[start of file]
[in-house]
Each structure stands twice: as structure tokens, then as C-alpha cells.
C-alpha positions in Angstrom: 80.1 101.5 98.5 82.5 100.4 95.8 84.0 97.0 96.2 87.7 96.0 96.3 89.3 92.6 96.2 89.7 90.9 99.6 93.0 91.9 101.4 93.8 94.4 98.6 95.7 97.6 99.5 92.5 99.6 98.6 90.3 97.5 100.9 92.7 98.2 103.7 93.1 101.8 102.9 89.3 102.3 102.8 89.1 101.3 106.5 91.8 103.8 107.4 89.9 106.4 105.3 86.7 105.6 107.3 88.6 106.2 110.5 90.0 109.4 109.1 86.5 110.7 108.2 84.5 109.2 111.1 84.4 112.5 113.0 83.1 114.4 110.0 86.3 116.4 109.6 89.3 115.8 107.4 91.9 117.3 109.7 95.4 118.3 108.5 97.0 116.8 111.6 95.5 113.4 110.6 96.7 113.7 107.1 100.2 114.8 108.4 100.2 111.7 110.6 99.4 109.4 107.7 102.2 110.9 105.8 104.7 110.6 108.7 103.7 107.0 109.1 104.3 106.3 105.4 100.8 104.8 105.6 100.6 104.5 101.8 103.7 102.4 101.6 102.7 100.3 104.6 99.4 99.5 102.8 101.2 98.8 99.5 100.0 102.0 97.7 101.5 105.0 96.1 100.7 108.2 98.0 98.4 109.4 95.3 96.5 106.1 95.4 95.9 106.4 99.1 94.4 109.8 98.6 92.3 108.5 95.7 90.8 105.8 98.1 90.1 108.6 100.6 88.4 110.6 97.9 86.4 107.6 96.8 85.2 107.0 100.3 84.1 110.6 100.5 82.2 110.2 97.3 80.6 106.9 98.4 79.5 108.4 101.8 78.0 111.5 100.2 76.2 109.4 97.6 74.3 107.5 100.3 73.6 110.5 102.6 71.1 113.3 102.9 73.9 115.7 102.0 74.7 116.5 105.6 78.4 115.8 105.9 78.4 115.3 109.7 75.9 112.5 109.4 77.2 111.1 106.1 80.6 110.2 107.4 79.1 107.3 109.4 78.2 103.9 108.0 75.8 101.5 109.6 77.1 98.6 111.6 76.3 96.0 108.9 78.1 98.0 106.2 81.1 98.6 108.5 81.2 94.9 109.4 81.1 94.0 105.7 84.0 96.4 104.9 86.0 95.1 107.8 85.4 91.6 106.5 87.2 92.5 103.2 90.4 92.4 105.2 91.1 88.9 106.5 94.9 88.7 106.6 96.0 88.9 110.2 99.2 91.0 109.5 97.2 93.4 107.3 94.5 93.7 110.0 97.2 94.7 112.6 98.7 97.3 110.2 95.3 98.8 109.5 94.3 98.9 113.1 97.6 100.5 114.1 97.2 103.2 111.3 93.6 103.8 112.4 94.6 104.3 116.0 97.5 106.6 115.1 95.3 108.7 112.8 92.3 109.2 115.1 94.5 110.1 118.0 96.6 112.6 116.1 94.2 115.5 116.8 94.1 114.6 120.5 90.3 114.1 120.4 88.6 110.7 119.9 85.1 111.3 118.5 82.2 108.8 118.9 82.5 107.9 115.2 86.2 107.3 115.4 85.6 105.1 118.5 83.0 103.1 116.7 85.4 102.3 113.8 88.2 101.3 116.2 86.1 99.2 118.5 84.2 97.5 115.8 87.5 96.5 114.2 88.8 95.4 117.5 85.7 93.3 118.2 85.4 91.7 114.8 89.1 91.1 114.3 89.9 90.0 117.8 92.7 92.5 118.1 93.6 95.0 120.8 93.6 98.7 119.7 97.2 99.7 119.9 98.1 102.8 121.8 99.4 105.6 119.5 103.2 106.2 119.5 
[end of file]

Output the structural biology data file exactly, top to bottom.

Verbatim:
[in-house]
Each structure stands twice: as structure tokens, then as C-alpha cells.
C-alpha positions in Angstrom: 80.1 101.5 98.5 82.5 100.4 95.8 84.0 97.0 96.2 87.7 96.0 96.3 89.3 92.6 96.2 89.7 90.9 99.6 93.0 91.9 101.4 93.8 94.4 98.6 95.7 97.6 99.5 92.5 99.6 98.6 90.3 97.5 100.9 92.7 98.2 103.7 93.1 101.8 102.9 89.3 102.3 102.8 89.1 101.3 106.5 91.8 103.8 107.4 89.9 106.4 105.3 86.7 105.6 107.3 88.6 106.2 110.5 90.0 109.4 109.1 86.5 110.7 108.2 84.5 109.2 111.1 84.4 112.5 113.0 83.1 114.4 110.0 86.3 116.4 109.6 89.3 115.8 107.4 91.9 117.3 109.7 95.4 118.3 108.5 97.0 116.8 111.6 95.5 113.4 110.6 96.7 113.7 107.1 100.2 114.8 108.4 100.2 111.7 110.6 99.4 109.4 107.7 102.2 110.9 105.8 104.7 110.6 108.7 103.7 107.0 109.1 104.3 106.3 105.4 100.8 104.8 105.6 100.6 104.5 101.8 103.7 102.4 101.6 102.7 100.3 104.6 99.4 99.5 102.8 101.2 98.8 99.5 100.0 102.0 97.7 101.5 105.0 96.1 100.7 108.2 98.0 98.4 109.4 95.3 96.5 106.1 95.4 95.9 106.4 99.1 94.4 109.8 98.6 92.3 108.5 95.7 90.8 105.8 98.1 90.1 108.6 100.6 88.4 110.6 97.9 86.4 107.6 96.8 85.2 107.0 100.3 84.1 110.6 100.5 82.2 110.2 97.3 80.6 106.9 98.4 79.5 108.4 101.8 78.0 111.5 100.2 76.2 109.4 97.6 74.3 107.5 100.3 73.6 110.5 102.6 71.1 113.3 102.9 73.9 115.7 102.0 74.7 116.5 105.6 78.4 115.8 105.9 78.4 115.3 109.7 75.9 112.5 109.4 77.2 111.1 106.1 80.6 110.2 107.4 79.1 107.3 109.4 78.2 103.9 108.0 75.8 101.5 109.6 77.1 98.6 111.6 76.3 96.0 108.9 78.1 98.0 106.2 81.1 98.6 108.5 81.2 94.9 109.4 81.1 94.0 105.7 84.0 96.4 104.9 86.0 95.1 107.8 85.4 91.6 106.5 87.2 92.5 103.2 90.4 92.4 105.2 91.1 88.9 106.5 94.9 88.7 106.6 96.0 88.9 110.2 99.2 91.0 109.5 97.2 93.4 107.3 94.5 93.7 110.0 97.2 94.7 112.6 98.7 97.3 110.2 95.3 98.8 109.5 94.3 98.9 113.1 97.6 100.5 114.1 97.2 103.2 111.3 93.6 103.8 112.4 94.6 104.3 116.0 97.5 106.6 115.1 95.3 108.7 112.8 92.3 109.2 115.1 94.5 110.1 118.0 96.6 112.6 116.1 94.2 115.5 116.8 94.1 114.6 120.5 90.3 114.1 120.4 88.6 110.7 119.9 85.1 111.3 118.5 82.2 108.8 118.9 82.5 107.9 115.2 86.2 107.3 115.4 85.6 105.1 118.5 83.0 103.1 116.7 85.4 102.3 113.8 88.2 101.3 116.2 86.1 99.2 118.5 84.2 97.5 115.8 87.5 96.5 114.2 88.8 95.4 117.5 85.7 93.3 118.2 85.4 91.7 114.8 89.1 91.1 114.3 89.9 90.0 117.8 92.7 92.5 118.1 93.6 95.0 120.8 93.6 98.7 119.7 97.2 99.7 119.9 98.1 102.8 121.8 99.4 105.6 119.5 103.2 106.2 119.5 